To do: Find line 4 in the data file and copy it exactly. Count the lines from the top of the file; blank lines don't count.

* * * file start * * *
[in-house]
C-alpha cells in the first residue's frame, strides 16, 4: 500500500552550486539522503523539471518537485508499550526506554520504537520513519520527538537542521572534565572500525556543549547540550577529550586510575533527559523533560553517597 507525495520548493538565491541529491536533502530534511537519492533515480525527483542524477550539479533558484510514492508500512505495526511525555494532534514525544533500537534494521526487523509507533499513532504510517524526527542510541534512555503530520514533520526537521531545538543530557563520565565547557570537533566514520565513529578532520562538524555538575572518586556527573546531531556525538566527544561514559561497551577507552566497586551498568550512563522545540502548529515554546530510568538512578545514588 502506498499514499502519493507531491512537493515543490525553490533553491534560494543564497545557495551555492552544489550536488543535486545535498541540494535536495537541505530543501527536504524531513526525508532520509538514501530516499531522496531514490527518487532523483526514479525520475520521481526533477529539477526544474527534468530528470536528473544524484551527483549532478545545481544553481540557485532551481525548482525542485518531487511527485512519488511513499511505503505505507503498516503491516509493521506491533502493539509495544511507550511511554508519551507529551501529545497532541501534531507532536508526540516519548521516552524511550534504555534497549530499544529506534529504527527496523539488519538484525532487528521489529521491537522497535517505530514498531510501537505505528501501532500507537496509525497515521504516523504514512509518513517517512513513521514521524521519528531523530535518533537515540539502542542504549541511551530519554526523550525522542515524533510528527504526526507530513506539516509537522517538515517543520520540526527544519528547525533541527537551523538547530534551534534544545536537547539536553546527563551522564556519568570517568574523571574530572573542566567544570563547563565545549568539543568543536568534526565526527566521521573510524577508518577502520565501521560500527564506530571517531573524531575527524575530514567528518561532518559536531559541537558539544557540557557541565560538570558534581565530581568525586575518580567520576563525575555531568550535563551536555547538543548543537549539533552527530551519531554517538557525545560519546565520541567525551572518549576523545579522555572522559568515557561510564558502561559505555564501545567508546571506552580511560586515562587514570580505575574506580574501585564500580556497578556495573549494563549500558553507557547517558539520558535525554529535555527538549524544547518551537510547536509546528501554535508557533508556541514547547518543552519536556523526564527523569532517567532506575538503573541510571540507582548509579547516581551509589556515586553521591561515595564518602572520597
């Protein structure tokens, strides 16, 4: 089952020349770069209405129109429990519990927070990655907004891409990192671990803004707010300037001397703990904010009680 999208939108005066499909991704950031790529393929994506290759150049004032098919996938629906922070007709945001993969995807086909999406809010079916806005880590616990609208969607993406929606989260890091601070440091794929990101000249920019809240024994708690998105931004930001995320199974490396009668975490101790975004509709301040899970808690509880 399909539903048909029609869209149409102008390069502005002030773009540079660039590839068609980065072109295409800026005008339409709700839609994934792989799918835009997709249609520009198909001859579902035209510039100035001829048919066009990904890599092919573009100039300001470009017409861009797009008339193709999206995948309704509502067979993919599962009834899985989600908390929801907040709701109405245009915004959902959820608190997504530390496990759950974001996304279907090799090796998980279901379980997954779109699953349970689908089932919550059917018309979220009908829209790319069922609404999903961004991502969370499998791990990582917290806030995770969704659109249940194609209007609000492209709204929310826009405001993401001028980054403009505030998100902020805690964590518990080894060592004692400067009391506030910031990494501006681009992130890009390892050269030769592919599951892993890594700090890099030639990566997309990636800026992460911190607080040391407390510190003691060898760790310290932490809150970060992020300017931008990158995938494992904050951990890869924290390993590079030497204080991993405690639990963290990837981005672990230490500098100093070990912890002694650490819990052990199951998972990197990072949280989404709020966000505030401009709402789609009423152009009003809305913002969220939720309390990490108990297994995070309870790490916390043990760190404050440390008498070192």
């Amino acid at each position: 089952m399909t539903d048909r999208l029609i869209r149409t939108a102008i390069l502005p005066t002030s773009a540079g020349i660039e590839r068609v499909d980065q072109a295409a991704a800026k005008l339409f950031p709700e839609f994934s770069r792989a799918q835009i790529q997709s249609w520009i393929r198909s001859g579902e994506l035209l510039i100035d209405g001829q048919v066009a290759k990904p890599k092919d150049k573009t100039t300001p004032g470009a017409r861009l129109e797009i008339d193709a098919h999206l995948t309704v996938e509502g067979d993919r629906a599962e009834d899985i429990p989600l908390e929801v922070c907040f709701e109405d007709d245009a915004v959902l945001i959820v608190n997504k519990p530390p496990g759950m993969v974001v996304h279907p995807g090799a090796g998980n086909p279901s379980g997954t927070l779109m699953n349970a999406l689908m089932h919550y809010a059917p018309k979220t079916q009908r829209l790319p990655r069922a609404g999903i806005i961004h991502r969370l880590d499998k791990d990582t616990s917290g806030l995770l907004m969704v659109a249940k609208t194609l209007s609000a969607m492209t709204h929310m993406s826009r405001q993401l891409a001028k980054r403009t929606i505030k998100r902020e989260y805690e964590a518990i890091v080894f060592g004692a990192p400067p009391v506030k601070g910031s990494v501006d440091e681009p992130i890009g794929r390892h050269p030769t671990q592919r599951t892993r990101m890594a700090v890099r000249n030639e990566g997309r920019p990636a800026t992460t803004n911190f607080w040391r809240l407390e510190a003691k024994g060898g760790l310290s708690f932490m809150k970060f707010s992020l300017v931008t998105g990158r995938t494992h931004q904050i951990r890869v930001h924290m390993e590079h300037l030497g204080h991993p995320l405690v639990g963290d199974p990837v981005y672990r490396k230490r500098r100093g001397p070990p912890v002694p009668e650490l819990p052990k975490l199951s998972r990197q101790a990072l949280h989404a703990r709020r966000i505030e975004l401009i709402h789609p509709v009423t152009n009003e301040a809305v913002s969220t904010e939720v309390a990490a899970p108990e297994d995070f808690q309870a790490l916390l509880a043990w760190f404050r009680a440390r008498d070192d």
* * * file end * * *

């Amino acid at each position: 089952m399909t539903d048909r999208l029609i869209r149409t939108a102008i390069l502005p005066t002030s773009a540079g020349i660039e590839r068609v499909d980065q072109a295409a991704a800026k005008l339409f950031p709700e839609f994934s770069r792989a799918q835009i790529q997709s249609w520009i393929r198909s001859g579902e994506l035209l510039i100035d209405g001829q048919v066009a290759k990904p890599k092919d150049k573009t100039t300001p004032g470009a017409r861009l129109e797009i008339d193709a098919h999206l995948t309704v996938e509502g067979d993919r629906a599962e009834d899985i429990p989600l908390e929801v922070c907040f709701e109405d007709d245009a915004v959902l945001i959820v608190n997504k519990p530390p496990g759950m993969v974001v996304h279907p995807g090799a090796g998980n086909p279901s379980g997954t927070l779109m699953n349970a999406l689908m089932h919550y809010a059917p018309k979220t079916q009908r829209l790319p990655r069922a609404g999903i806005i961004h991502r969370l880590d499998k791990d990582t616990s917290g806030l995770l907004m969704v659109a249940k609208t194609l209007s609000a969607m492209t709204h929310m993406s826009r405001q993401l891409a001028k980054r403009t929606i505030k998100r902020e989260y805690e964590a518990i890091v080894f060592g004692a990192p400067p009391v506030k601070g910031s990494v501006d440091e681009p992130i890009g794929r390892h050269p030769t671990q592919r599951t892993r990101m890594a700090v890099r000249n030639e990566g997309r920019p990636a800026t992460t803004n911190f607080w040391r809240l407390e510190a003691k024994g060898g760790l310290s708690f932490m809150k970060f707010s992020l300017v931008t998105g990158r995938t494992h931004q904050i951990r890869v930001h924290m390993e590079h300037l030497g204080h991993p995320l405690v639990g963290d199974p990837v981005y672990r490396k230490r500098r100093g001397p070990p912890v002694p009668e650490l819990p052990k975490l199951s998972r990197q101790a990072l949280h989404a703990r709020r966000i505030e975004l401009i709402h789609p509709v009423t152009n009003e301040a809305v913002s969220t904010e939720v309390a990490a899970p108990e297994d995070f808690q309870a790490l916390l509880a043990w760190f404050r009680a440390r008498d070192d």